(This is part 5 of Comparison of Top 11 College Search Engines)
The fourth element for our fictional high school student’s college search is school size. Without ever having attended college, many high school students have some very definitive ideas about what size school they want to attend. “Big” is associated with endless academic options, social opportunities, and alumni networking. “Small” is about personalized attention, small classes, dinners with professors, and tight-knit social groups.
In other words, when talking about college size, a lot of people are talking about the expected college experience–social and academic. And while these perceptions have some truth in them, size probably shouldn’t be the definitive factor in narrowing down your college list.
This applies especially to those interested in the “big” experience. Why? It comes down to numbers. There are 189 universities nationally with more than 10,000 full-time undergraduates.
|2500 or less||856|
Only 44 of them have four-year graduation rates of 50% or more. However, of the 1,372 schools that have 10,000 or fewer full-time undergraduates, 329 have graduation rates of 50% or better.
So does college size matter?
Not exactly. It’s not that small schools are necessarily better choices than large ones, there are just more of them to choose from. Size doesn’t guarantee anything in terms of experience or results. The sizes of the 47 institutions (with 500 or more full-time undergraduates) with an 85% or greater four-year graduation rate range from 507 to 14,928. Given that 24 had admission rates of less than 20% while all but two had accepted less than 40% of applicants, selectivity is likely to be more important for graduation rates than size.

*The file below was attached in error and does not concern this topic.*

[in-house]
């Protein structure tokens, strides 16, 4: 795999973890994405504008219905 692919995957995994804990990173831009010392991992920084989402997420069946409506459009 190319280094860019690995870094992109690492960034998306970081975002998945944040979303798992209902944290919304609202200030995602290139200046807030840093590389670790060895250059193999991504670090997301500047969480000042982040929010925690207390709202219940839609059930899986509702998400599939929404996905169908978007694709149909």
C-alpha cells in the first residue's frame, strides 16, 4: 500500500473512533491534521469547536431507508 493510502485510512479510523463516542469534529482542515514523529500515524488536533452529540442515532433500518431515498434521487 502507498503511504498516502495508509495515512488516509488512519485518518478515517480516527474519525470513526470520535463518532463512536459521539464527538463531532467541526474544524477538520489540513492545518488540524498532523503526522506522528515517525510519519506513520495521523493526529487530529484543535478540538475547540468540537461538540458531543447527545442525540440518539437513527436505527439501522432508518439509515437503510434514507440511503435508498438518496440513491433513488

Colleges with a Four-Year Graduation Rate of 85% or Better
[table id=178 /]
Even if you are absolutely certain of your desired school size, the college search websites may not accommodate that certainty. For some reason, the website designers believe that it’s necessary to provide the user with size categories rather than let the users enter the numbers themselves.
Why? Are they afraid students won’t enter numbers big enough or small enough to include a significant number of their supporting institutions? I’m pretty sure it’s not because of some well-regarded and widely accepted categorization of colleges and universities by size. If that was the case, you would expect some consistency among the size choices from website to website and there are none.
The one website that does allow users to “enter” their own numbers, College Express, uses a slider bar scaled from 0 to 100,000. Do you know what that means? That means to limit the size to a range of 15,000 students, the end points will have to overlap in about a quarter-inch of space. It’s impossible to get an exact number using the slider bar.
The websites are also vague about what their actually counting. Is it all students, just undergraduate students, or only full-time undergraduate students? Only College View lets users choose whether to use all students or just undergraduate students. None of them address the difference between full-time and part-time students.
The table below shows the number of category choices available for each website and the range I ended up using to capture schools with 5,000 to 10,000 students. This sometimes included more than one category. It also shows the number schools found with the state filters, if available, as discussed in Part 4 of this series. I also included the results for the schools without state filters.
|College Reality Check||3||3,000-9,999||483|
|My College Options||5||4,000-14,999||112|
|DIY College Rankings||any||5,000-10,000||76||232|
* users can select for minimum and maximum values